Run of The Mill is an award-winning inclusive theatre based in Co. Kildare which supports people with intellectual disabilities in accessing theatre and film as makers, artists, participants, and audiences. Thanks to Good Causes funding, Aisling Byrne wrote and produced a short film, performed by members of the Run of the Mill ensemble. This film will be shown at both national and international film festivals, continuing to increase the visibility of people with intellectual disabilities, telling their stories and in doing so encouraging and inspiring other people with intellectual disabilities to get involved in the arts.
Caoilinn Handley is an autistic activist and filmmaker who has been working professionally in the film industry since 2018, who has witnessed and experienced first-hand how inaccessible it is to people with autism. Thanks to Good Causes funding received through the Arts Council, she was able to carry out in-depth research into disabled/neurodivergent and autistic cast and crew in Ireland. Through this research, Caoilinn has now partnered with Screen Ireland and Aspire to create a pilot scheme to get more people with autism out working in large scale productions, something that is hugely beneficial to the autistic community.
The Mother Tongues Festival is the largest festival celebrating linguistic and cultural diversity through the arts in Ireland. Their mission is to create a welcoming creative space where artists and families get together to inspire all children to embrace different languages and cultures. The Mother Tongues Festival has been part-funded by National Lottery Good Causes via The Arts Council since its first edition in 2018.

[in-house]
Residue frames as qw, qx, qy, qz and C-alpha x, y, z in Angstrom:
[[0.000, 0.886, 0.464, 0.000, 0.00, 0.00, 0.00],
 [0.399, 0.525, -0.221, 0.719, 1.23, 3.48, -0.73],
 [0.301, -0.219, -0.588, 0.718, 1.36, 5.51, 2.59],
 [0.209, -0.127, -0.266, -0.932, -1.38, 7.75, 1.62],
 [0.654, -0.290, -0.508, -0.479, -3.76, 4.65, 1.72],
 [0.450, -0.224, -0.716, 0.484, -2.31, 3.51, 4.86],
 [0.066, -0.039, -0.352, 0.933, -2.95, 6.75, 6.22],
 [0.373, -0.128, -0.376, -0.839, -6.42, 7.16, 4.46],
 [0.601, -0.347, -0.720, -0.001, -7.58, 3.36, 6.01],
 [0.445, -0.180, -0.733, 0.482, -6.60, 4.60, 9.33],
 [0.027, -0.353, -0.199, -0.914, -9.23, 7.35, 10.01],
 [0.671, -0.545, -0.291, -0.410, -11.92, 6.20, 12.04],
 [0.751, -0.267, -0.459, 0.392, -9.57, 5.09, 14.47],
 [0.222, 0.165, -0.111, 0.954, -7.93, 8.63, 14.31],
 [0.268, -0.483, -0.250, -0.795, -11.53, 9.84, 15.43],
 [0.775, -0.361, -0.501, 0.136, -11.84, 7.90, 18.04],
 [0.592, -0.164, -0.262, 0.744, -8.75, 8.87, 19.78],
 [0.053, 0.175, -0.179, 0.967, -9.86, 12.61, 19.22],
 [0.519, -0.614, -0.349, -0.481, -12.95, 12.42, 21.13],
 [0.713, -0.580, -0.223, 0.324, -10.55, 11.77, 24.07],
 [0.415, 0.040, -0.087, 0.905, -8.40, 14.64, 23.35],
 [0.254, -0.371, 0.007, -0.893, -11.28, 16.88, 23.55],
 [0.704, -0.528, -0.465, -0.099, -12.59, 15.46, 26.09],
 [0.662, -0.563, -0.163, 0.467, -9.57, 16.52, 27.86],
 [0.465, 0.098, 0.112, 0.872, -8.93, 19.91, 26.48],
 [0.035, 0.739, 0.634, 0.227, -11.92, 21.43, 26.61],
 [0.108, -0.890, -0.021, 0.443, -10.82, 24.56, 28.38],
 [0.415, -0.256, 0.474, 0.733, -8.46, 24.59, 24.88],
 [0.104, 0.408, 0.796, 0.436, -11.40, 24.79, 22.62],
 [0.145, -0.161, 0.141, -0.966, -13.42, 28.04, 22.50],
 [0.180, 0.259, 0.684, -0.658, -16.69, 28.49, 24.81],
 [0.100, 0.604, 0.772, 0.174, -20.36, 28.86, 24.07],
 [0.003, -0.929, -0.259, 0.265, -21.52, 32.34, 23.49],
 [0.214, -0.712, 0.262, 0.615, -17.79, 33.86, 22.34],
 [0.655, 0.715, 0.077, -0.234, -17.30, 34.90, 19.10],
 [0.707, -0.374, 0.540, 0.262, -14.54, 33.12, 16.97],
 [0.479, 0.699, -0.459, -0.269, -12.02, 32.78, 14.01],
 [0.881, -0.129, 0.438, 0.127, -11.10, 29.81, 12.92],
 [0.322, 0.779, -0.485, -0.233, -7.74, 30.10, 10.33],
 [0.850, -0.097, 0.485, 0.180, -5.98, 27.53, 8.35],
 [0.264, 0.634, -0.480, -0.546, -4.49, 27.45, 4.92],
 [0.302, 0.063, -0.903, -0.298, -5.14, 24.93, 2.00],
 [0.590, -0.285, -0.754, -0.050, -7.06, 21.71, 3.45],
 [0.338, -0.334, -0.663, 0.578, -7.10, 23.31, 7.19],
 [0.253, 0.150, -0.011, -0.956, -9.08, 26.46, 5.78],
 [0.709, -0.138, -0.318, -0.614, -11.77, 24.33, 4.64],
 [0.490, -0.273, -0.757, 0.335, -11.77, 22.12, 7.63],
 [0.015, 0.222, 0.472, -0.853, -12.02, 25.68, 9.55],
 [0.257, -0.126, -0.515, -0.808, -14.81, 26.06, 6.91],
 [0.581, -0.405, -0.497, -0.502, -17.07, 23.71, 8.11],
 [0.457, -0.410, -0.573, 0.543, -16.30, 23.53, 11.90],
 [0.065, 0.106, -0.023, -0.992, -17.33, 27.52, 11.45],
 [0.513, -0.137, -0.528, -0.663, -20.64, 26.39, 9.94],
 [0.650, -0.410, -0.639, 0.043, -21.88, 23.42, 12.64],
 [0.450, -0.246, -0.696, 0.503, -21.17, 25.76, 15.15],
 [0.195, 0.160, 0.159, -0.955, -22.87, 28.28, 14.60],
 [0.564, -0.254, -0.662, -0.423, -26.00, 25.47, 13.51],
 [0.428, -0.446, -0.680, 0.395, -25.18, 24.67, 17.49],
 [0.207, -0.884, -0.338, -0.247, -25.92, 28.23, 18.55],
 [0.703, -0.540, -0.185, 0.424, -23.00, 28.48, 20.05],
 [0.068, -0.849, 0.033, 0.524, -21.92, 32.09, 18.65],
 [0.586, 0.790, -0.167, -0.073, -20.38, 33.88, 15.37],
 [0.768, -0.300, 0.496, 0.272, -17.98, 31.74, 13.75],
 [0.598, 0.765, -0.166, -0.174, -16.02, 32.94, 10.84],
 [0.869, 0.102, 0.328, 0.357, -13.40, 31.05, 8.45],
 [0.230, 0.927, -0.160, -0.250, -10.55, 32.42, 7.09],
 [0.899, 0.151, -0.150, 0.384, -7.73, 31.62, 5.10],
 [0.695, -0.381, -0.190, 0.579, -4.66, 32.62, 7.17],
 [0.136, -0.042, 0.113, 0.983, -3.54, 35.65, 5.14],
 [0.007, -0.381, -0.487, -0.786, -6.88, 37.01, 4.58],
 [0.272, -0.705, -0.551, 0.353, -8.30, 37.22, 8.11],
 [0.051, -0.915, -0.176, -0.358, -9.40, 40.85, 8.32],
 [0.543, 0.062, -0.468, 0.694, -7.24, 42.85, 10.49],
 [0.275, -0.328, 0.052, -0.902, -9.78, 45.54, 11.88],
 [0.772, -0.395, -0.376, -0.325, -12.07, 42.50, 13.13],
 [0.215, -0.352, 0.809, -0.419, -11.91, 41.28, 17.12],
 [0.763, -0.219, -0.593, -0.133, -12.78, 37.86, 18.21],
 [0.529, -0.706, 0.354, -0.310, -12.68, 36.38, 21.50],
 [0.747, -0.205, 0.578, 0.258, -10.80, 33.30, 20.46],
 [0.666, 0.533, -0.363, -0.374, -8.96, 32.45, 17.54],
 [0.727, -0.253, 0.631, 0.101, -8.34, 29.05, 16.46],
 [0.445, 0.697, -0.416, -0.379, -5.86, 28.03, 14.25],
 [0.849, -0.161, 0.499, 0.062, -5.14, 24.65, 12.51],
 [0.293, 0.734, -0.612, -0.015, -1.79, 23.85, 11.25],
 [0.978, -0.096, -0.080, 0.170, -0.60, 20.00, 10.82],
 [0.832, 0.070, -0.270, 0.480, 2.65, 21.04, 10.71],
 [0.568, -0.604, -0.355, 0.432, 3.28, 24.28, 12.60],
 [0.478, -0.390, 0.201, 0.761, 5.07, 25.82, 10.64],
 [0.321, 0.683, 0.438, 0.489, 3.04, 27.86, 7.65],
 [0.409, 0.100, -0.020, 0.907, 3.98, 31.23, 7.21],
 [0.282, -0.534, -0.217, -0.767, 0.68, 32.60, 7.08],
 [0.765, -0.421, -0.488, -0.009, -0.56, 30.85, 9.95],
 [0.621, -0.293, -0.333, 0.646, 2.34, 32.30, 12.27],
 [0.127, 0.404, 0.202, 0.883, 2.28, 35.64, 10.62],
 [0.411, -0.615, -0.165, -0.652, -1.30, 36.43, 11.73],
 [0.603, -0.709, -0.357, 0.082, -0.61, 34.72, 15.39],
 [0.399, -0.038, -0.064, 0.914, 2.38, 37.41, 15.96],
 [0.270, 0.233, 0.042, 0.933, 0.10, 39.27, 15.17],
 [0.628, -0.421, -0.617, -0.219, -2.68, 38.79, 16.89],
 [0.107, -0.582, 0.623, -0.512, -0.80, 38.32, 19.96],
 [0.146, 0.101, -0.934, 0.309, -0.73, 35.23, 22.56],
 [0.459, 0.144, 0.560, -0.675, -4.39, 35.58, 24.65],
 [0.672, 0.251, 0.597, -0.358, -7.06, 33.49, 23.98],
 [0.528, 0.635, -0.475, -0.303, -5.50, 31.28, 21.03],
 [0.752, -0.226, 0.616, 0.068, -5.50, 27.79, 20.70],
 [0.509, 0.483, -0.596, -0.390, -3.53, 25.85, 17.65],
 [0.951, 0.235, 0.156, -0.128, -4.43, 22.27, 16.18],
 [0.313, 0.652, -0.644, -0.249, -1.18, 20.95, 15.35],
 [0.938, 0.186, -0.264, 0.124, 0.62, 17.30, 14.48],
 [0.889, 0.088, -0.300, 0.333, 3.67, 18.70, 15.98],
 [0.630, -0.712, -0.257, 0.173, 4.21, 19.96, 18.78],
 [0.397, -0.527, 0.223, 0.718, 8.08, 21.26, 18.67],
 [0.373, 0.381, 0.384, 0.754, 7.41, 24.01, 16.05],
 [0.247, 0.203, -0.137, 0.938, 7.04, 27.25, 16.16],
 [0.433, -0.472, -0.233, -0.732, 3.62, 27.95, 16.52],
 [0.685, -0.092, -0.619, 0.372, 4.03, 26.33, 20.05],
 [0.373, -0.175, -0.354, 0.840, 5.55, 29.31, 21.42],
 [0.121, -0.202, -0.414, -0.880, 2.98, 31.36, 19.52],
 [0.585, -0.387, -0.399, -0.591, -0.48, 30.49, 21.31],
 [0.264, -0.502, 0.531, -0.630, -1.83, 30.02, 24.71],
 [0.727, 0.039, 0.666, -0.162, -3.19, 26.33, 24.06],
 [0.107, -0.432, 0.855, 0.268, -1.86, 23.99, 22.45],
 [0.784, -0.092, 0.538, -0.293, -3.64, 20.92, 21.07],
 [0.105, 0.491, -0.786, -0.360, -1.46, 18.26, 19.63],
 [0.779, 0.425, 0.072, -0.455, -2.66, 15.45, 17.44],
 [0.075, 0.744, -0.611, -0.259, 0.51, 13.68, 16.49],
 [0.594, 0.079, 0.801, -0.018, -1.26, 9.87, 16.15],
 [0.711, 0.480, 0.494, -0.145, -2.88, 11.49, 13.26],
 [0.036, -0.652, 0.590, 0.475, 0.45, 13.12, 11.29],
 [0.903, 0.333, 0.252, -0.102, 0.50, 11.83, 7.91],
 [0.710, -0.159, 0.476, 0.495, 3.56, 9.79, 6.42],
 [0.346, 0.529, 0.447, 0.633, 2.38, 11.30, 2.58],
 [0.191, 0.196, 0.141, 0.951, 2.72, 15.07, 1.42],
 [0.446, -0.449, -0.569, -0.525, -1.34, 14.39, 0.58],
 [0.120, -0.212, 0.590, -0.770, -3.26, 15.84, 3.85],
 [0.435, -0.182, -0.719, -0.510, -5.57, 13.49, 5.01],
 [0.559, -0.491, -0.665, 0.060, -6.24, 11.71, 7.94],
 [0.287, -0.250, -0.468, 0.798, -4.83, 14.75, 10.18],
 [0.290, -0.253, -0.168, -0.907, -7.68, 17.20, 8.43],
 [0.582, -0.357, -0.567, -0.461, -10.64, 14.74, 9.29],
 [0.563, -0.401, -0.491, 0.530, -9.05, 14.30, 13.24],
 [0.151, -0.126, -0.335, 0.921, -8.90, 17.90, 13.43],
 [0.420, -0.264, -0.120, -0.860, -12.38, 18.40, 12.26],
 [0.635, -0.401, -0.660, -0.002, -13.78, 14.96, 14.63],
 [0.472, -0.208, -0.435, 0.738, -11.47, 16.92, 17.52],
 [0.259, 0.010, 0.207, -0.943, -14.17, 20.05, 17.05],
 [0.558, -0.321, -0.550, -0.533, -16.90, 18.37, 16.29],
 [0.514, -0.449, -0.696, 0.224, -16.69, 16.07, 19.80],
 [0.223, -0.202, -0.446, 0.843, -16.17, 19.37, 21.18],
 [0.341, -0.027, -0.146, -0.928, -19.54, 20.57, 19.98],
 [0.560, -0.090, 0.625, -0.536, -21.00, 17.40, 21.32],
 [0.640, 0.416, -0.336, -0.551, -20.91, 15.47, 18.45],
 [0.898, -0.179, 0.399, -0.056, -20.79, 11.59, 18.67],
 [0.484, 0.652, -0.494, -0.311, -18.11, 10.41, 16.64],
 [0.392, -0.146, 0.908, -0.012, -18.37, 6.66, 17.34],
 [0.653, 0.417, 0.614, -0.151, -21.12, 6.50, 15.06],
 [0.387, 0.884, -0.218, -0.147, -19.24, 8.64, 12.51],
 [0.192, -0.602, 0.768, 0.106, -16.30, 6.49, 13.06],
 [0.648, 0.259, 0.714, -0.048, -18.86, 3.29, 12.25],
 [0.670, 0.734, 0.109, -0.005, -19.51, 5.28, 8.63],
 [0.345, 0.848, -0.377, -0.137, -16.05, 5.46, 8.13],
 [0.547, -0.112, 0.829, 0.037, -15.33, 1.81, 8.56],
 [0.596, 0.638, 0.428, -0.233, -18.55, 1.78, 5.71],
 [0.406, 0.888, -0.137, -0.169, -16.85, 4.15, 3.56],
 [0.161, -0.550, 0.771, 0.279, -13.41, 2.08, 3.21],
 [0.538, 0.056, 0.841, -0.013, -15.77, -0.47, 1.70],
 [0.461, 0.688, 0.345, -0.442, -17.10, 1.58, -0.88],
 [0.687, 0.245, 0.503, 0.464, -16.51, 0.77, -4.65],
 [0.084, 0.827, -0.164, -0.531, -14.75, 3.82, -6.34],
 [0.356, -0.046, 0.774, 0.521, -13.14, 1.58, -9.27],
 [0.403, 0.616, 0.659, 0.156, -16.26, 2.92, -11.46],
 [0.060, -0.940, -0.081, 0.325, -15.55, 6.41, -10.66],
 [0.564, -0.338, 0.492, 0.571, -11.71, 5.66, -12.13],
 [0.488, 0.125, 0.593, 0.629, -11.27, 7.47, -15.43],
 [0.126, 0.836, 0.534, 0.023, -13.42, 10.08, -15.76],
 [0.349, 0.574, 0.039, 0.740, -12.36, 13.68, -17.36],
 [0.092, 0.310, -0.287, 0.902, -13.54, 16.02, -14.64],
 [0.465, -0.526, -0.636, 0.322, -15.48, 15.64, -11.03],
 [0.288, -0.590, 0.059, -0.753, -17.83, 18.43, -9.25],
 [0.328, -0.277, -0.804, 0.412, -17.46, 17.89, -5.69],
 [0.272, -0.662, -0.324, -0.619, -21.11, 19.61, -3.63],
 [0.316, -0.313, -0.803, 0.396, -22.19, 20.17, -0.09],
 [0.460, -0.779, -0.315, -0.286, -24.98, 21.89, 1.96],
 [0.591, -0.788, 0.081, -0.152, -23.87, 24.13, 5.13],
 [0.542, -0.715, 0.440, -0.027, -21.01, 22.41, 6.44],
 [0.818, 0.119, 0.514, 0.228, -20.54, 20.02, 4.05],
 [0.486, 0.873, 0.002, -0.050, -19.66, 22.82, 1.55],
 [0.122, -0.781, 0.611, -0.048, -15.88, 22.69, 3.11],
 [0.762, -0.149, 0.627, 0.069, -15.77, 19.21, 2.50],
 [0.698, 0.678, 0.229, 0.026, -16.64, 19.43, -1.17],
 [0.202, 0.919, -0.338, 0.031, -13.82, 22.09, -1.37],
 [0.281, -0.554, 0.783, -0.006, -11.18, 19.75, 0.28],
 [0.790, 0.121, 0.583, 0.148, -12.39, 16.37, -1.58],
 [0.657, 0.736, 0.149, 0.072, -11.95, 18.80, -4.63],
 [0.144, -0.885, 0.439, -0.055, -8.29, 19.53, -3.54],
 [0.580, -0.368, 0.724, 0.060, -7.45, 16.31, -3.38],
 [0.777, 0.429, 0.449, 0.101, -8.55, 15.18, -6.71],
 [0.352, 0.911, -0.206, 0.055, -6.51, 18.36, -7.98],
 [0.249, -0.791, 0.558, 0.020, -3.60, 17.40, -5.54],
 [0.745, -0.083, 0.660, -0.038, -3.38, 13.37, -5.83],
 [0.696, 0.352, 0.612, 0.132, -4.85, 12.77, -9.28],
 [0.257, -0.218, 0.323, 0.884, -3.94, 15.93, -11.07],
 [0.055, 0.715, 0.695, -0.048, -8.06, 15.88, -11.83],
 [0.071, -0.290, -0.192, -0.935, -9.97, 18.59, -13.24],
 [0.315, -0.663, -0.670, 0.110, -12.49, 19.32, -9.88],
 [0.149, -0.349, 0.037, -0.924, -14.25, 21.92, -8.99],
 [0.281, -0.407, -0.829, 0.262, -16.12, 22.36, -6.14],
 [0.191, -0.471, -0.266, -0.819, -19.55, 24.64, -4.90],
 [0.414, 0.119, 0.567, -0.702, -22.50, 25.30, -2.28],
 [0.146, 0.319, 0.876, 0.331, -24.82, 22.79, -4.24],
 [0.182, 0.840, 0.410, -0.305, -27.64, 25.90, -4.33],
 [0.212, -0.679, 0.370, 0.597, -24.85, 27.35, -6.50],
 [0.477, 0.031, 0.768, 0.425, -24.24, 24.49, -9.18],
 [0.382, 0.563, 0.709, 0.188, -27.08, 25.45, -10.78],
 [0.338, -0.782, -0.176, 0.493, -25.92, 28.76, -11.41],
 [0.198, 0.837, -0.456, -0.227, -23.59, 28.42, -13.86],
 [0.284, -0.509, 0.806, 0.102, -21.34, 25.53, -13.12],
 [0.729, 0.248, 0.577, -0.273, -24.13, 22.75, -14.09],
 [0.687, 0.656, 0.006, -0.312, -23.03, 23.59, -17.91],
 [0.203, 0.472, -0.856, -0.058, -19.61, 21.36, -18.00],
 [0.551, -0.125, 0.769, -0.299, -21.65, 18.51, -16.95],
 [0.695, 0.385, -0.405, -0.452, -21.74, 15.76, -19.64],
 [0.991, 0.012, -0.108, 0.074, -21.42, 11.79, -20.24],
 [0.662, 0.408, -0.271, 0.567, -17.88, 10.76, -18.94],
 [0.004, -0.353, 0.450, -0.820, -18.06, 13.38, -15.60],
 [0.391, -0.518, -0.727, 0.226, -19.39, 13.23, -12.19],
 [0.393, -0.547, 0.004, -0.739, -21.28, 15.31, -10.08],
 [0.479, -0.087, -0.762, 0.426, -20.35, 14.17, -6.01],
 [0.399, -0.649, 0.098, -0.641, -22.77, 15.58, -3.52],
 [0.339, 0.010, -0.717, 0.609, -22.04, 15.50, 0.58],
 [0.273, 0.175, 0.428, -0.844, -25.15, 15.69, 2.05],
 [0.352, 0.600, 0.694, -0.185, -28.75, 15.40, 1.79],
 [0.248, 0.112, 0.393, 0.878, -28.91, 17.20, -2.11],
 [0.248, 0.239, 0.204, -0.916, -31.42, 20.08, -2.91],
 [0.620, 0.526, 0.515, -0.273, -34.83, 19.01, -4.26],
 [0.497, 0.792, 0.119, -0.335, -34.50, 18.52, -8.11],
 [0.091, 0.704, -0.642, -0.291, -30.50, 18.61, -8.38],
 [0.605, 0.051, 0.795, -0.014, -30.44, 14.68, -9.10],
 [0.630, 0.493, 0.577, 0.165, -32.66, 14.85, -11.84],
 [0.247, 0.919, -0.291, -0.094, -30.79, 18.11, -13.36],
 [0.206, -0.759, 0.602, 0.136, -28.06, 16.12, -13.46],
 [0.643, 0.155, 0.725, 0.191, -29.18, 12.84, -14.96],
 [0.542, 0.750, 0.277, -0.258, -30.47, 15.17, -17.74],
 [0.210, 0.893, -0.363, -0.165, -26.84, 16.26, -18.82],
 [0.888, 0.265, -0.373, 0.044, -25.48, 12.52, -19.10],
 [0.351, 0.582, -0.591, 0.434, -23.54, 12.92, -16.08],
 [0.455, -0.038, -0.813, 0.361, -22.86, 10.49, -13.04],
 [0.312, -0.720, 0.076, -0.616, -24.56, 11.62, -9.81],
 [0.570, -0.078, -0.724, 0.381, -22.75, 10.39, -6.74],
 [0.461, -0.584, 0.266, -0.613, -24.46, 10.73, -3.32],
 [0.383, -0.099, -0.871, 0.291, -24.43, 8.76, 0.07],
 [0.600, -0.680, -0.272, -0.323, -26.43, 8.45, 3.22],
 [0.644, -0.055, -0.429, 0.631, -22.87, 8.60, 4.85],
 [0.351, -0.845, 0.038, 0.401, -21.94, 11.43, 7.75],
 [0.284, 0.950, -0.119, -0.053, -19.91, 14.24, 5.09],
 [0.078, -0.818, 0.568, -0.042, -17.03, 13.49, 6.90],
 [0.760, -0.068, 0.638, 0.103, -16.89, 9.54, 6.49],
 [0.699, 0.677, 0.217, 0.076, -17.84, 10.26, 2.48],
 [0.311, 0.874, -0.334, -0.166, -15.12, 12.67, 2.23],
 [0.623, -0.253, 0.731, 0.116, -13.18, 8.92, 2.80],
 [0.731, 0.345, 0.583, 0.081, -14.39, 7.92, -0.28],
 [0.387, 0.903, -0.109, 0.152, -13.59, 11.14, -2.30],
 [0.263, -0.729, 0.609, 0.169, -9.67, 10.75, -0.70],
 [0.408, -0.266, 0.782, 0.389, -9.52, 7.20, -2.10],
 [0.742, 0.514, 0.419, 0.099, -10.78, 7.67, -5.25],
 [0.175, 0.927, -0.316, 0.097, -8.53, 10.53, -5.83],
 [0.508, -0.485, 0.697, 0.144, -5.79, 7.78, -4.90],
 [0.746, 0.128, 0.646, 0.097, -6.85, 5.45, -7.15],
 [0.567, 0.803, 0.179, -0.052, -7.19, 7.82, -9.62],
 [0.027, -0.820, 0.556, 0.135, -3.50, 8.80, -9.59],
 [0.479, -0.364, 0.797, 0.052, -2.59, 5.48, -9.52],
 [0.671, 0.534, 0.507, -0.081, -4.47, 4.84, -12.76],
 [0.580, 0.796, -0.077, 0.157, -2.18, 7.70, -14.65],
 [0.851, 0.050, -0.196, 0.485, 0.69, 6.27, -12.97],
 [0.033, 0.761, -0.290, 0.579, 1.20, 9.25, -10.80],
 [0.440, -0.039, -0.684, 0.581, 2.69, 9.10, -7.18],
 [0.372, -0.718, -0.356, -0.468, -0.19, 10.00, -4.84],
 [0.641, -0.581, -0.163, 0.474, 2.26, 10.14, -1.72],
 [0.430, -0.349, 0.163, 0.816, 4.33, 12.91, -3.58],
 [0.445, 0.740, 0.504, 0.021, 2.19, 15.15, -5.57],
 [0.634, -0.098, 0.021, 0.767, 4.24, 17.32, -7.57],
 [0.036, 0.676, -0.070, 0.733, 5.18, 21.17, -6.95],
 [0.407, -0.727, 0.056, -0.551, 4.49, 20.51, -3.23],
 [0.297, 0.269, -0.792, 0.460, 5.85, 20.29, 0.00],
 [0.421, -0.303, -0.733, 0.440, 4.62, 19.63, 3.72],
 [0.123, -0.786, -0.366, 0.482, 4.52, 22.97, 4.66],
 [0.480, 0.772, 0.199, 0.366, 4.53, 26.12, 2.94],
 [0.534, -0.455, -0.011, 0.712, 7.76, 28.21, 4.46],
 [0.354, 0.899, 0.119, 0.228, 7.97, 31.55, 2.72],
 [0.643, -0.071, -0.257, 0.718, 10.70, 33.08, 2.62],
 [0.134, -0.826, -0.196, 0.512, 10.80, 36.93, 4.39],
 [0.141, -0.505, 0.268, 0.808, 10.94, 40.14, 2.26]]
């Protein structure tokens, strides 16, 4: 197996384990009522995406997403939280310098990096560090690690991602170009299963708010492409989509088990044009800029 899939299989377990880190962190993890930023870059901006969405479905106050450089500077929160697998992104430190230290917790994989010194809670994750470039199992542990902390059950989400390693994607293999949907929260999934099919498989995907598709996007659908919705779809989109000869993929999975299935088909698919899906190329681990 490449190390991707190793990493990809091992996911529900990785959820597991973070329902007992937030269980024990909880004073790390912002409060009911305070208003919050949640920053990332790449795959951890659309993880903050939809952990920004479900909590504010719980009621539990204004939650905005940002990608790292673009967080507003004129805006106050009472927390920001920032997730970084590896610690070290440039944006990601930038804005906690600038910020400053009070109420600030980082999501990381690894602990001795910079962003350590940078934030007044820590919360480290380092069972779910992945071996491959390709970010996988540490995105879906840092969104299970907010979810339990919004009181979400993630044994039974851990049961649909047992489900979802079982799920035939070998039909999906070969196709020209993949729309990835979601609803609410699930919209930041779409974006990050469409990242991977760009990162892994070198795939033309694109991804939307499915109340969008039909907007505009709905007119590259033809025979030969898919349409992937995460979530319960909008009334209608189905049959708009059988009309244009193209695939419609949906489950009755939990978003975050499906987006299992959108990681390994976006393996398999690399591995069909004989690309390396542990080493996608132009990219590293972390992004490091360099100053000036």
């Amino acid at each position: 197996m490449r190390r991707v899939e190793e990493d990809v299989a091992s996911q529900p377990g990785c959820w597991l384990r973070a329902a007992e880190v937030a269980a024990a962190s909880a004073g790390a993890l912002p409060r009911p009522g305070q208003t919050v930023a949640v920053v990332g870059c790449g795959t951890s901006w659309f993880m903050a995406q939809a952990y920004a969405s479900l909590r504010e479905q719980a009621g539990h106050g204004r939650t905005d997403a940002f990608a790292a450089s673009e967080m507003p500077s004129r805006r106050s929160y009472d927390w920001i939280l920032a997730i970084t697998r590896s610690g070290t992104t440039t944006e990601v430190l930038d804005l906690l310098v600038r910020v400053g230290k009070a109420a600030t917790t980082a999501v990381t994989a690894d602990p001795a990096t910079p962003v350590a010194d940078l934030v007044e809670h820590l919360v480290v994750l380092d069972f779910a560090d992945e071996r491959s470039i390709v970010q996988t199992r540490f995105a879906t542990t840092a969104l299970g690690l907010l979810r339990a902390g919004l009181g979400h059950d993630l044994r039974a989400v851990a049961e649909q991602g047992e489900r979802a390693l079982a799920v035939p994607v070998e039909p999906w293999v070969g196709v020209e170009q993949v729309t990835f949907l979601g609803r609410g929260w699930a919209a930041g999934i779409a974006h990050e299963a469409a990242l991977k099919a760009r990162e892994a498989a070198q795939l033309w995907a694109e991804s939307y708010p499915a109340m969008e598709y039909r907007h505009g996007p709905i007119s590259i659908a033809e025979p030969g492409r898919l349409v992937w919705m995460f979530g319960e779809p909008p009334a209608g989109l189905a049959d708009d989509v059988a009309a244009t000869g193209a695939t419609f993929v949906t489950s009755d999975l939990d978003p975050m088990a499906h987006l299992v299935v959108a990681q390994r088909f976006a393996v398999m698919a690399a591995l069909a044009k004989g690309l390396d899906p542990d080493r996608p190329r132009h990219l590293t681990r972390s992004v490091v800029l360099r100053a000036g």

The Tyrone Guthrie Centre is a residential workspace for local, national, and international artists who work across a wide variety of disciplines from all cultures and economic backgrounds. Good Causes funding received through the Arts Council allowed the centre to provide a home from home to artists across all art forms allowing the practitioners the space to think and have time to make, collaborate and be amongst other artists.
In 2014, the Waterford High Hopes Choir was set up with members from McGuire House Men’s Hostel, Focus Ireland, Simon Community, Tintain and Oasis Women’s refuge. The choir empowers its members, whose lives have been affected by homelessness, through music and enables them to work in the community by singing at events. Funding received from the HSE National Lottery Scheme enabled the choir to organise and participate in a community event.